5- To express individuality. It’s easy to get caught up in brands and what’s hot right now isn’t it, especially when you’re young and trying to fit in.  But creating your own clothing means that you’re not limited by what fashion buyers think you should be wearing this season. Instead,  you can add your own individual twist to what you wear while still staying “on trend”.

6- To create unique one-of-a-kind gifts. Is there a better way to show someone how much you care for them than by giving them a gift you created with them in mind? And who doesn’t love receiving a gift was made just for them? And you know what? Making gifts can also be more cost effective… win and double win!

7- You’ll never look at shopping the same way again! What if I told you that you could have fun shopping without even thinking about spending money? Because here’s the deal…visiting the mall can be more about finding inspiration than opening your wallet. If a particular fabric, color combination or trim you catches your eye, you’ll soon be looking for a way to incorporate it in your wardrobe! (Your friends will be SO impressed!)

8- To teach respect for effort. Learning to sew is a fabulous way to understand that someone, somewhere is working hard to produce the clothing items we shop for everyday, and that effort needs to be respected and compensated.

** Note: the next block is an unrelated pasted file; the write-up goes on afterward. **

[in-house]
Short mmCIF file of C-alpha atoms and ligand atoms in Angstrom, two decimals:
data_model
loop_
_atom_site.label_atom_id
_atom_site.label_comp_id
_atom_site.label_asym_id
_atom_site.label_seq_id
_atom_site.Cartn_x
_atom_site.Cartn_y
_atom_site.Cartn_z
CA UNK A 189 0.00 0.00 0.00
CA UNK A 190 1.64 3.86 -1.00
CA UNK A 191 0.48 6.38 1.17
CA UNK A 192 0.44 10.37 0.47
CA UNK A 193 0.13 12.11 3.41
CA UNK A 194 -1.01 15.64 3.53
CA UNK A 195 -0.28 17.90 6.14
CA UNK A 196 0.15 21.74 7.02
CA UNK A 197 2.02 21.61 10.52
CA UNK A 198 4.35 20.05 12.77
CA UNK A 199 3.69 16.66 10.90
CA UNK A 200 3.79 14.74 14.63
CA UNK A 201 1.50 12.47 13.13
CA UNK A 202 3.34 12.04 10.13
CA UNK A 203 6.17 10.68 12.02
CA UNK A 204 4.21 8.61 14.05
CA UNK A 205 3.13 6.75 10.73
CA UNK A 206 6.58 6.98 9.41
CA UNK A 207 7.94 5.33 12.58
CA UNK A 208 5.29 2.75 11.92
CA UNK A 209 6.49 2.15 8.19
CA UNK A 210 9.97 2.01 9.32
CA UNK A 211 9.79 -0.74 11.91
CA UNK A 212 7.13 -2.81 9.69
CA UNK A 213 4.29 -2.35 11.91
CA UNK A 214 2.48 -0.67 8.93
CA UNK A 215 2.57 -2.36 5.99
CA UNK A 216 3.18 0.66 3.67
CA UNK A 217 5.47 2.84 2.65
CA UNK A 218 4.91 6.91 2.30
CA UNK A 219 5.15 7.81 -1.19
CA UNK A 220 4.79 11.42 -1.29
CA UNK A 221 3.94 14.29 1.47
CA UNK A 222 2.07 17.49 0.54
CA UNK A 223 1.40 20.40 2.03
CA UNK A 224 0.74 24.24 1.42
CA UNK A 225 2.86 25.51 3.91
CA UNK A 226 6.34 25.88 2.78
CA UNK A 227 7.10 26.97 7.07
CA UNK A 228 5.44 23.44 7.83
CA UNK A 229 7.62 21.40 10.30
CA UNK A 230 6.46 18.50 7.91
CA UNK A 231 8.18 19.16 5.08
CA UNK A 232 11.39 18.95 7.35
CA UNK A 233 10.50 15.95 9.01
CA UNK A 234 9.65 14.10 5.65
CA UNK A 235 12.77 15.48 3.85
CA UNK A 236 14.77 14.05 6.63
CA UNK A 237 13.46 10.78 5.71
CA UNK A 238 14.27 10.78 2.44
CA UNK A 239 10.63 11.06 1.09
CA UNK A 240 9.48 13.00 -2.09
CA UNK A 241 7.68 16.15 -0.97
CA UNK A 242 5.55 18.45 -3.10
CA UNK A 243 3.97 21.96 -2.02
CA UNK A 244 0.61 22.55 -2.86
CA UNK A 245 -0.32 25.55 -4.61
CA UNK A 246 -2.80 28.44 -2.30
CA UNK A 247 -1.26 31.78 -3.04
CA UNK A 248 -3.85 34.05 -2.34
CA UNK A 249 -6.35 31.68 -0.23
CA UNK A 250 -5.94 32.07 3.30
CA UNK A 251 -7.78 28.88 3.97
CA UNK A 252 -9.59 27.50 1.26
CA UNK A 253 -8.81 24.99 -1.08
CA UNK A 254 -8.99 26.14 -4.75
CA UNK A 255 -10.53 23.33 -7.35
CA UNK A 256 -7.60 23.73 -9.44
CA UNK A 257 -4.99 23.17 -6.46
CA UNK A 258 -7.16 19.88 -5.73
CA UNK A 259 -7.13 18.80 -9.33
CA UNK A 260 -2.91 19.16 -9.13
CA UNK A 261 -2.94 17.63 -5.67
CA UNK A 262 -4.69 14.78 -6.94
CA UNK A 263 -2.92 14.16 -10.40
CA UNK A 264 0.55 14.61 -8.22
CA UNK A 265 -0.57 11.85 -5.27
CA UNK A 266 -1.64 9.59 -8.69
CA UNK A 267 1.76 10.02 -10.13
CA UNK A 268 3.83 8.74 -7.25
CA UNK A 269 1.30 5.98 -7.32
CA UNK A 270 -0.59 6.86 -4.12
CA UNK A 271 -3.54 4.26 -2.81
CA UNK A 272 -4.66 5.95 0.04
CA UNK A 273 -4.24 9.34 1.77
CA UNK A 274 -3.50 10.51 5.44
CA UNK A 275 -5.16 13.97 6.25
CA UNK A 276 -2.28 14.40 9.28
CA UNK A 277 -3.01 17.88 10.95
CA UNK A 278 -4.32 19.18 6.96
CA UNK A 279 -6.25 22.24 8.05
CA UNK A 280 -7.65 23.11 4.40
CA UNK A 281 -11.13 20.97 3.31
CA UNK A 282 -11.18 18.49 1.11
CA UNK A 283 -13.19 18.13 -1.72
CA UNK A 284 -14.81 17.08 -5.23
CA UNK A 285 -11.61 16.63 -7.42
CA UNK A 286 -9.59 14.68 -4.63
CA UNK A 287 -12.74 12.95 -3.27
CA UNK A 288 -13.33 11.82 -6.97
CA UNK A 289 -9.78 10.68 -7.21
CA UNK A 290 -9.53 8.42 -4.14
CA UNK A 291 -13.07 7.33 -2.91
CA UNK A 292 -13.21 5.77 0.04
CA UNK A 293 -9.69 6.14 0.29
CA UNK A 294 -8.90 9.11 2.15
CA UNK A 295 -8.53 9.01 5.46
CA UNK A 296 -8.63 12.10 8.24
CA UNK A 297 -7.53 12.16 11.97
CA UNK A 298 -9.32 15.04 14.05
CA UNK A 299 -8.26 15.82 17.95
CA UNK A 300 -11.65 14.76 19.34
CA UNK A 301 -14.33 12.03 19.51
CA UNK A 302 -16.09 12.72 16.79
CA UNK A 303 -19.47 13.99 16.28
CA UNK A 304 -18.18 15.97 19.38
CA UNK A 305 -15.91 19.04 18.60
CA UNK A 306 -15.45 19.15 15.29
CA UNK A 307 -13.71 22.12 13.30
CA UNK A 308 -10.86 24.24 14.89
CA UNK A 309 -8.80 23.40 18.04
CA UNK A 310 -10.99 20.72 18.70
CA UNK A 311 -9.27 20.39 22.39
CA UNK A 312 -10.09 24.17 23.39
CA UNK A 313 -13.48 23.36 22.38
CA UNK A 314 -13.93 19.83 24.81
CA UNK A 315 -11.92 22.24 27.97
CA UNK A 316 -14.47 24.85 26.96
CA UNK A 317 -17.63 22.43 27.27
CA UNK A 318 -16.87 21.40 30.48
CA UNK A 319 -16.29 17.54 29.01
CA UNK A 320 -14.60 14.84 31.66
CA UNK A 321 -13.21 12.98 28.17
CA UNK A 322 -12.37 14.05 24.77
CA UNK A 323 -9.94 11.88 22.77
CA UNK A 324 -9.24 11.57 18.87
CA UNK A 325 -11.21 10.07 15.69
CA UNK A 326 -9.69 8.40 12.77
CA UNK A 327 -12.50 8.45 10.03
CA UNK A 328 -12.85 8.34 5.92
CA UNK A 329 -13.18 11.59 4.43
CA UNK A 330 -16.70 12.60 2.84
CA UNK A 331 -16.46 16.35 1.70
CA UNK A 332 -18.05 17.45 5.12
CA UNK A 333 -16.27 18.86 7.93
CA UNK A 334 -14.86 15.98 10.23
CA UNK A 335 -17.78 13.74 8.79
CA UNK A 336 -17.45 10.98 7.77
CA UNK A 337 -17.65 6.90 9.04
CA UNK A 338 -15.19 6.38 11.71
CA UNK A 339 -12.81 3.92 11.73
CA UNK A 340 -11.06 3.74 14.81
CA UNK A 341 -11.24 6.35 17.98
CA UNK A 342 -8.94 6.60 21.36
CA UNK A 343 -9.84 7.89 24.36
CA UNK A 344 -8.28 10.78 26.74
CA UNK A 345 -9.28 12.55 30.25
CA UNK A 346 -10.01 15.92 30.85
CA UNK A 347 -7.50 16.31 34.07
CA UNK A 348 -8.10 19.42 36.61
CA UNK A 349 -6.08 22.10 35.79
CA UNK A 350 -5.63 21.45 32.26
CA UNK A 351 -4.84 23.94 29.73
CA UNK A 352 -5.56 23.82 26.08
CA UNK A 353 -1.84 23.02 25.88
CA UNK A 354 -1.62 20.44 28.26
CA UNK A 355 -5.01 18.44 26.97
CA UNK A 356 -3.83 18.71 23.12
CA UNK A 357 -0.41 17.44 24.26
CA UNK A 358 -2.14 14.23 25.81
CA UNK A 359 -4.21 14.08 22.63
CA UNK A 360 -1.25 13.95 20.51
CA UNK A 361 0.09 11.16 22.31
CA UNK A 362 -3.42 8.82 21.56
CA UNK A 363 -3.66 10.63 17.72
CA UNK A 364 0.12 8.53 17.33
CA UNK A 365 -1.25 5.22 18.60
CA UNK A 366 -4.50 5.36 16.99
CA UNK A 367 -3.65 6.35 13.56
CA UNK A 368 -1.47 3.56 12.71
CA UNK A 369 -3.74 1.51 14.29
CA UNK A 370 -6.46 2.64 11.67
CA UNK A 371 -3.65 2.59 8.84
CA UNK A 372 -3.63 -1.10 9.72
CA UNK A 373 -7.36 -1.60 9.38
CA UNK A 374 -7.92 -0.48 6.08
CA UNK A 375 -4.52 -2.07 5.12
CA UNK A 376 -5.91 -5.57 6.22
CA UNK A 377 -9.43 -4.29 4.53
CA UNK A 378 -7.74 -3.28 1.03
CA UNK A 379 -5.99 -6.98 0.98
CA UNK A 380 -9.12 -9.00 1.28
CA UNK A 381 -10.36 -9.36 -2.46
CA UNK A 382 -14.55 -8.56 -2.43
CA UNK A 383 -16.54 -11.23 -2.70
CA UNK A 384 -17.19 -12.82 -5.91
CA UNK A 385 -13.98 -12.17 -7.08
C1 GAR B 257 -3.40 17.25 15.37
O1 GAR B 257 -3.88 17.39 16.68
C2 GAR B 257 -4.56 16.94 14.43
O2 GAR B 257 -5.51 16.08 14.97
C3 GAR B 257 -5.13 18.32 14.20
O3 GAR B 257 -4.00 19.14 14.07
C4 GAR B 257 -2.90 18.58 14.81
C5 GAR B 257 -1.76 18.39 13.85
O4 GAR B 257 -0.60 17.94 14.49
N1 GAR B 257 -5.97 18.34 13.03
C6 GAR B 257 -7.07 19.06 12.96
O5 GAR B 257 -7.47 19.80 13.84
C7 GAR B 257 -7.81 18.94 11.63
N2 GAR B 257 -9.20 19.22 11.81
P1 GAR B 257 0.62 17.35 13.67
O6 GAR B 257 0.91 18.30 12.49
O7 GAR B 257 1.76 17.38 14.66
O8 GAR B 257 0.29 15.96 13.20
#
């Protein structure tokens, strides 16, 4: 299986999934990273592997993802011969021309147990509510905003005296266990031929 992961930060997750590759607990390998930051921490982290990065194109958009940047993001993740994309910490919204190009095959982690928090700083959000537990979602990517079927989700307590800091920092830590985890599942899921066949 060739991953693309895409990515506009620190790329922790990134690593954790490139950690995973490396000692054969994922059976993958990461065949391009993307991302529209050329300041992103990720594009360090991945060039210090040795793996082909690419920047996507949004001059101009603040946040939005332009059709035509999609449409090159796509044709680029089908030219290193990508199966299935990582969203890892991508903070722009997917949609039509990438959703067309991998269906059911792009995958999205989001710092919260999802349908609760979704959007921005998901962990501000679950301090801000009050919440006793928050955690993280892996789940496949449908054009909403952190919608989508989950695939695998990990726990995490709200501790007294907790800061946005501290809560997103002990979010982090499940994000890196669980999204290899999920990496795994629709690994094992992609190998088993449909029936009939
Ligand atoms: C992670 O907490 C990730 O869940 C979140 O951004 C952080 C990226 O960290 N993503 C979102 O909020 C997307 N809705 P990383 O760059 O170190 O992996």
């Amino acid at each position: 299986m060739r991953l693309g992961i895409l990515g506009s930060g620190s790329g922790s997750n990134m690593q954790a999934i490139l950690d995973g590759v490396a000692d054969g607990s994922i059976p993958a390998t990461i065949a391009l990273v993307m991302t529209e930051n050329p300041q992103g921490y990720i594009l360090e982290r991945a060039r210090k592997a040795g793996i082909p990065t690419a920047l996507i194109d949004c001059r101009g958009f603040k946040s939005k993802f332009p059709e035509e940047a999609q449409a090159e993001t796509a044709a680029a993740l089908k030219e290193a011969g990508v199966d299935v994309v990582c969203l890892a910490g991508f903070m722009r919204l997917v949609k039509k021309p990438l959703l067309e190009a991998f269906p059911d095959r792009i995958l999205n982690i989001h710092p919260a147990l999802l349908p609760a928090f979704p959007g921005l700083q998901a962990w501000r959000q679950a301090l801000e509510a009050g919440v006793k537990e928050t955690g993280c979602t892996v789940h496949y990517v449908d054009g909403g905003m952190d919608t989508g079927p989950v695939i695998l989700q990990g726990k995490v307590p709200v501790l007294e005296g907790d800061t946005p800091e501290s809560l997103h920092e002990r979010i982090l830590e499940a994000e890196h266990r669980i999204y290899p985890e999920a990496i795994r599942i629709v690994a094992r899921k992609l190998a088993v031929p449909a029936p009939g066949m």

9- It could present a new career opportunity (like it did for me).  Some of the best things I’ve ever done creatively have involved sewing! I love the challenges it presents and I especially love the people I’ve met along the way.

So there you have it!

And now…. it’s YOUR turn!

When did YOU learn how to sew? and do you agree with these reasons for learning how to sew? Oh, and if you can think of one or two we might have left out, please share them and any other comments or questions you might have in the space provided below.

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7 Comments So Far, You're Next!

  1. I started sewing doll clothes by hand when I was five. My first efforts were pretty bad, but I loved it. I sewed on my grandmother’s treadle machine, a Damascus Grand when I was in 4th grade. My mom showed me how to make a jumper. Then I took clothing in 4-H and Home Ec. in high school and college. I also took a pattern making class in college. I’ve loved all kinds of sewing and needlework ever since I can remember.